Though his approval rating when he left office was 13%, you’ve got to wonder where the people who became the rank and file of the Tea Party were. Surely more of us, particularly in the red states of course, are willing to defend anything the Republican Party does, even tolerate a serial liar and womanizer simply because the person occupying the Oval Office is doing what they want him to do.  Cheney himself notes that like Nixon, he believes that anything the President does is ipso factor legal.

McKay, who wrote the script as well as directs, reaches back to 1963 when the Nebraska-born, Wyoming-living politician attended Yale and later the University of Wyoming getting a graduate degree in Political Science.  McKay brings us to the Nixon and Ford administrations where he pushes his way into getting appointed as White House Chief of Staff, then in 1978 becomes the sole Wyoming representative in the House where he is reelected five times, then Secretary of Defense during the George W. Bush presidency.  He has time even to become the CEO of Halliburton which, by coincidence no doubt, won many government no-bids contracts to supply war needs in Afghanistan and Iraq.  It’s little wonder that when he resigned from Halliburton—whose stock rose 500% at one point—he was given a separation sum of $22 million.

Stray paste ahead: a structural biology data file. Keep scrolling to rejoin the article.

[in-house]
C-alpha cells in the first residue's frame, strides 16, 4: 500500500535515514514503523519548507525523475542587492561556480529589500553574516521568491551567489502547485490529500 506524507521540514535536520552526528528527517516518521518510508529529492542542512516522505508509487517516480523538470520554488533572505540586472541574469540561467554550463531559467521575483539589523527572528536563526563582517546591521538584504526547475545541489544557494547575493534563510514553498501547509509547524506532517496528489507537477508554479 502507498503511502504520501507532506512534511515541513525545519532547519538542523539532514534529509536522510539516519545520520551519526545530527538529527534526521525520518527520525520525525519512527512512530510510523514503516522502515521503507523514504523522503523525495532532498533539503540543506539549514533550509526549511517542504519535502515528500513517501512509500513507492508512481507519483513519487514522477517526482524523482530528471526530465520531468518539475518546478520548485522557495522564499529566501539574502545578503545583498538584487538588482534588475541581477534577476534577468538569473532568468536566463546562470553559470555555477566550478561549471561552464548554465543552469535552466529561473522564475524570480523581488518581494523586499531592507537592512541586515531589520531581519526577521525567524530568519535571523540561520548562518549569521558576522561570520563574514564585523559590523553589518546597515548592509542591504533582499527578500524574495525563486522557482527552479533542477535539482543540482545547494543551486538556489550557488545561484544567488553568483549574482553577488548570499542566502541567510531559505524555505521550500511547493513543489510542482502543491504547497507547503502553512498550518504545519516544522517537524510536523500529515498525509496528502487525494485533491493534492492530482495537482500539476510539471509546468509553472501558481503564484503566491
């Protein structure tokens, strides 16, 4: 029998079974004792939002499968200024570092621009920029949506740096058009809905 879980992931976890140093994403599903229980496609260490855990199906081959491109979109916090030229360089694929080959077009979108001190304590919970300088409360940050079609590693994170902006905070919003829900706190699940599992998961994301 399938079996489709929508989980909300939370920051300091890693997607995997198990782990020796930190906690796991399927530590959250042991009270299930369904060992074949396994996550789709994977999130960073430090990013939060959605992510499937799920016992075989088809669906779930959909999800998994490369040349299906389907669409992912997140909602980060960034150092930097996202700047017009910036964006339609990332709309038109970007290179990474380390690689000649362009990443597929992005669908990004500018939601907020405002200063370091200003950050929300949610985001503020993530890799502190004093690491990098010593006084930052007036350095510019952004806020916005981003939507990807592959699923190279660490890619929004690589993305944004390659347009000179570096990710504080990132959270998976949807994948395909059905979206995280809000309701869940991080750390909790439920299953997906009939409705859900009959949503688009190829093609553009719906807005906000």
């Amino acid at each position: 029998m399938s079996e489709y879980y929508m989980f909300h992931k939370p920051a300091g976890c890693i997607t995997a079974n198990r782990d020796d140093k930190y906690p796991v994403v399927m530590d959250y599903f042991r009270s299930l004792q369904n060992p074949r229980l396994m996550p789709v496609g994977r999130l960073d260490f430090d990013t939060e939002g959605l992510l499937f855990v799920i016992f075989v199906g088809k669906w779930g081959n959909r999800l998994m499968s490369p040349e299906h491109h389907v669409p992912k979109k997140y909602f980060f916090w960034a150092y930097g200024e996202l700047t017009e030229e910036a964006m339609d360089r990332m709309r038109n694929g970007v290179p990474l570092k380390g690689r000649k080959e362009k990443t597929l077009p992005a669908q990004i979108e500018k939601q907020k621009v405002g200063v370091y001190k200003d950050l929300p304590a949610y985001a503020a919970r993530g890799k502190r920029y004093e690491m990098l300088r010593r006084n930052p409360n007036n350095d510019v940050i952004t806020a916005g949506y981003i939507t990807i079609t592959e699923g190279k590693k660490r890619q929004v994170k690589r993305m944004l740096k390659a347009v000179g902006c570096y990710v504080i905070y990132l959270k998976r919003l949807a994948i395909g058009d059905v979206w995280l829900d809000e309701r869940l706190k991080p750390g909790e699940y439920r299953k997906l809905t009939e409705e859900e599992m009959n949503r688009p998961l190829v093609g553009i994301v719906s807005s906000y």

Much is made of the domestic life of the man.  He is given hell by his wife Lynne Cheney (Amy Adams) during the early years of their marriage for being a drunk and getting into bar fights, but soon enough he shapes up to watch his star rise and see the pride that Lynne takes in him.  His wife, surprisingly, does not want him to accept an appointment from Bush to be his running mate since the job is considered ceremonial—or in more colorful terms as John Nance Garner once put it, “not worth a bucket of warm spit.”  Little did Garner realize that a manipulator of the sort that Cheney was could actually set policy, which would be officially announced as the thoughts of the President.  The only character who shines as much as both Bale and Adams is Steve Carell, a busy man indeed, who can emcee an evening of Saturday Night Live and now just as effectively portray Defense Secretary Donald Rumsfeld.